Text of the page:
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CHICAGO  — There’s no doubt no matter which district, the start of the 2020 school year looks much different than any of us remember.

For Chicago Archdiocese schools, which have 70,000 students, Queen of the Rosary School is one of just five or six starting Monday.  The archdiocese posted a back-to-school plan with COVID-19 concerns in mind, offering each family in-person and remote learning options.

Principal Kathleen Mcginn said she planned for the first day of school for her 245 students over months, as only about two dozen of them chose to stay home for remote learning.

“Today went smoothly, couldn’t have asked for a better opening,” McGinn said. “I think it will just be the routine. They pick up on rules very easily and they’re in general very cooperative.”

Even before coming in, the day begins with temperature checks, while hand sanitizer and face masks are required inside.  

Parents who chose in-person said as long as the rules are followed they’re on board.

“We thought with the precautions that they had that this was the best way for them to learn,” parent Doug Albrecht said. “Kids need to be in school; there’s only so much they can learn at home.”

For parents like Peter Kokenes, choosing in-person learning for his two kids was an easier decision than for others.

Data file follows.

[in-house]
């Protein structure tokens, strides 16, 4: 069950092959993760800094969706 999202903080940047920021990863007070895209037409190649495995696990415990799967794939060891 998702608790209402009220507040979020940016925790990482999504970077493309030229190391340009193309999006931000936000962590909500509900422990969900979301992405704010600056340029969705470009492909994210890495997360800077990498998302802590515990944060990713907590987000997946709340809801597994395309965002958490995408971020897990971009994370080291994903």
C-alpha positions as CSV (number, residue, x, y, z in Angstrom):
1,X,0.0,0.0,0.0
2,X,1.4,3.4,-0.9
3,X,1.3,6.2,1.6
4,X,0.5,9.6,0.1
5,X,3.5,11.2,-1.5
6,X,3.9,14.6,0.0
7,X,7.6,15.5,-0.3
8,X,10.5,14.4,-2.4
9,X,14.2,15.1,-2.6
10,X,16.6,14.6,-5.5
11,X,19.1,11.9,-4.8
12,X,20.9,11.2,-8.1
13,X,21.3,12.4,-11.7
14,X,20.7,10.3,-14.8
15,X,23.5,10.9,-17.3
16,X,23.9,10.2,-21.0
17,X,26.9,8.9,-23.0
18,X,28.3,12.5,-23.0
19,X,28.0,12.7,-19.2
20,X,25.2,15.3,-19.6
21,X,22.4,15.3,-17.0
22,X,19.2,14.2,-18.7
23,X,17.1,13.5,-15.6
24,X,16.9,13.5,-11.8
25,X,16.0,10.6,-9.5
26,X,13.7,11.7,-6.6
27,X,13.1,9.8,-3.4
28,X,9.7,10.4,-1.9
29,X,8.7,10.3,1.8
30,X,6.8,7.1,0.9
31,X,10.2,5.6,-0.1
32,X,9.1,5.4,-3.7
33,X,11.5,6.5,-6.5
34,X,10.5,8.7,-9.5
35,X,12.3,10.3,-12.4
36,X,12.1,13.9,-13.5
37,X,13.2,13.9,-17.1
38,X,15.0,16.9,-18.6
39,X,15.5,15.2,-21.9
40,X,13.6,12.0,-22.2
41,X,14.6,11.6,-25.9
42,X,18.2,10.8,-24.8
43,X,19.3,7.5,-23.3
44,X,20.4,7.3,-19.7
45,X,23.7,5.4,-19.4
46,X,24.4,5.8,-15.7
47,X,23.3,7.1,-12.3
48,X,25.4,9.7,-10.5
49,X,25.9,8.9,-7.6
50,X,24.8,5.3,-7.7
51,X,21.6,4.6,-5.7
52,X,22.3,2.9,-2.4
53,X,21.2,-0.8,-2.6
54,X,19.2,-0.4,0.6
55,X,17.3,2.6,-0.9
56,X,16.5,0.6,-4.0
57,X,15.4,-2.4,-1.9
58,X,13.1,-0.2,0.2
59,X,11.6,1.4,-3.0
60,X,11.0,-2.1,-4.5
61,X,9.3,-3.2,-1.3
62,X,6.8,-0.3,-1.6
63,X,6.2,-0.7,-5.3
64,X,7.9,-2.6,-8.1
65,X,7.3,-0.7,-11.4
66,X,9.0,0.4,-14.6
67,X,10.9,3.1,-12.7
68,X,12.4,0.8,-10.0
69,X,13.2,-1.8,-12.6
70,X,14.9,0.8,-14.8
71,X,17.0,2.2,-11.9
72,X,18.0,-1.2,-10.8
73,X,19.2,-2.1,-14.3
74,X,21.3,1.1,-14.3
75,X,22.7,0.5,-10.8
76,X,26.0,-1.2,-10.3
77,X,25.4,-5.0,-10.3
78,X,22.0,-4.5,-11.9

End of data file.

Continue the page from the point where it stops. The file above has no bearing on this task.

“We’re all just trying to pitch in and help out as much as we possibly can,” Kokenes said. “We put the utmost confidence in them to take care of our children through the rest of the day.”

The vast majority of students in Illinois will start with remote learning, according to the Illinois State Board of Education, with 980,000 students learning fully online. It will be a mix of in-person and online classes for 528,000 students, while just under 156,000 will receive their instruction fully in-person.

Of the 232 districts serving students in the Chicago area, 55 percent opted for remote learning only, just under 35 percent opted for a blend of in-person and remote learning, and just under 10 percent opted for all in-person classroom learning.

As far as the 240 students at Queen of the Rosary are concerned, about 10 percent or two dozen opted for e-learning only. 

“There’s going to be kinks along the way, but everyone’s in the same thing, you’re learning as you go,” parent Pam Pontrelli said.